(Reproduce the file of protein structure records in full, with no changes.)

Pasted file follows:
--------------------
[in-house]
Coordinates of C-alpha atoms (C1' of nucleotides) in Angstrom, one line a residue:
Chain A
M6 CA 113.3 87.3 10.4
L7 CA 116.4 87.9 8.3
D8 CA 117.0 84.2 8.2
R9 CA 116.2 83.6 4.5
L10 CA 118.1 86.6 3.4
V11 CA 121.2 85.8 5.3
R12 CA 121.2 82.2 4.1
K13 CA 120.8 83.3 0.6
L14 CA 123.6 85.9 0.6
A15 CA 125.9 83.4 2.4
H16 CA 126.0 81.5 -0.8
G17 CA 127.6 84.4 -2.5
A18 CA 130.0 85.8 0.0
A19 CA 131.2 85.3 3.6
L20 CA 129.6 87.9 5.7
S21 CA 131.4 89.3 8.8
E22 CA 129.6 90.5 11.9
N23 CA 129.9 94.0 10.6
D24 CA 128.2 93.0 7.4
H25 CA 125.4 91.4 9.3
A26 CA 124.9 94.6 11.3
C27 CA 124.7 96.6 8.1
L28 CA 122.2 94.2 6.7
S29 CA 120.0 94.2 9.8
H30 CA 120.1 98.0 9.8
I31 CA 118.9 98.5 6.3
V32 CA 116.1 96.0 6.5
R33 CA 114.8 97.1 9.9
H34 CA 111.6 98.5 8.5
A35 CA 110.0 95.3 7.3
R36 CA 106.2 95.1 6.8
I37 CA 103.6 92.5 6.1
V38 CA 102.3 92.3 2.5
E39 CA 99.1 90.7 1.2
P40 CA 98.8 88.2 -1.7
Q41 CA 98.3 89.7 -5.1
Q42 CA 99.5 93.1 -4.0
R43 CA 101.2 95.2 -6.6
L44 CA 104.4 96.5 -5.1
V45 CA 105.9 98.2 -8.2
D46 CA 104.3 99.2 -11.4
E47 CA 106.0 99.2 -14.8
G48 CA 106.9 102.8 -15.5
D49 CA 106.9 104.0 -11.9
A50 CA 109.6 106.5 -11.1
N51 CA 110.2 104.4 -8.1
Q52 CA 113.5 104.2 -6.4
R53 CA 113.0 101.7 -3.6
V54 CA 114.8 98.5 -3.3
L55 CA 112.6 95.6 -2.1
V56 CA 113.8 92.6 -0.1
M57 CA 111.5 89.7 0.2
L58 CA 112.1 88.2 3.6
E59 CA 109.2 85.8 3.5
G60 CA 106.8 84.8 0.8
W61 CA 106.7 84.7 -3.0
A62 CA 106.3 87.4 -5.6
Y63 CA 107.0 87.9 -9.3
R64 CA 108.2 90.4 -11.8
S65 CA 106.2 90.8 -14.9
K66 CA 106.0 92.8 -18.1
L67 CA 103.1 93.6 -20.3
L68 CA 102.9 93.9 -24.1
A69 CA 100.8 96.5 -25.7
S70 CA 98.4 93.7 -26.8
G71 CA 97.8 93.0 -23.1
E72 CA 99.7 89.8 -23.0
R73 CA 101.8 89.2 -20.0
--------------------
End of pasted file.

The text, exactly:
[in-house]
Coordinates of C-alpha atoms (C1' of nucleotides) in Angstrom, one line a residue:
Chain A
M6 CA 113.3 87.3 10.4
L7 CA 116.4 87.9 8.3
D8 CA 117.0 84.2 8.2
R9 CA 116.2 83.6 4.5
L10 CA 118.1 86.6 3.4
V11 CA 121.2 85.8 5.3
R12 CA 121.2 82.2 4.1
K13 CA 120.8 83.3 0.6
L14 CA 123.6 85.9 0.6
A15 CA 125.9 83.4 2.4
H16 CA 126.0 81.5 -0.8
G17 CA 127.6 84.4 -2.5
A18 CA 130.0 85.8 0.0
A19 CA 131.2 85.3 3.6
L20 CA 129.6 87.9 5.7
S21 CA 131.4 89.3 8.8
E22 CA 129.6 90.5 11.9
N23 CA 129.9 94.0 10.6
D24 CA 128.2 93.0 7.4
H25 CA 125.4 91.4 9.3
A26 CA 124.9 94.6 11.3
C27 CA 124.7 96.6 8.1
L28 CA 122.2 94.2 6.7
S29 CA 120.0 94.2 9.8
H30 CA 120.1 98.0 9.8
I31 CA 118.9 98.5 6.3
V32 CA 116.1 96.0 6.5
R33 CA 114.8 97.1 9.9
H34 CA 111.6 98.5 8.5
A35 CA 110.0 95.3 7.3
R36 CA 106.2 95.1 6.8
I37 CA 103.6 92.5 6.1
V38 CA 102.3 92.3 2.5
E39 CA 99.1 90.7 1.2
P40 CA 98.8 88.2 -1.7
Q41 CA 98.3 89.7 -5.1
Q42 CA 99.5 93.1 -4.0
R43 CA 101.2 95.2 -6.6
L44 CA 104.4 96.5 -5.1
V45 CA 105.9 98.2 -8.2
D46 CA 104.3 99.2 -11.4
E47 CA 106.0 99.2 -14.8
G48 CA 106.9 102.8 -15.5
D49 CA 106.9 104.0 -11.9
A50 CA 109.6 106.5 -11.1
N51 CA 110.2 104.4 -8.1
Q52 CA 113.5 104.2 -6.4
R53 CA 113.0 101.7 -3.6
V54 CA 114.8 98.5 -3.3
L55 CA 112.6 95.6 -2.1
V56 CA 113.8 92.6 -0.1
M57 CA 111.5 89.7 0.2
L58 CA 112.1 88.2 3.6
E59 CA 109.2 85.8 3.5
G60 CA 106.8 84.8 0.8
W61 CA 106.7 84.7 -3.0
A62 CA 106.3 87.4 -5.6
Y63 CA 107.0 87.9 -9.3
R64 CA 108.2 90.4 -11.8
S65 CA 106.2 90.8 -14.9
K66 CA 106.0 92.8 -18.1
L67 CA 103.1 93.6 -20.3
L68 CA 102.9 93.9 -24.1
A69 CA 100.8 96.5 -25.7
S70 CA 98.4 93.7 -26.8
G71 CA 97.8 93.0 -23.1
E72 CA 99.7 89.8 -23.0
R73 CA 101.8 89.2 -20.0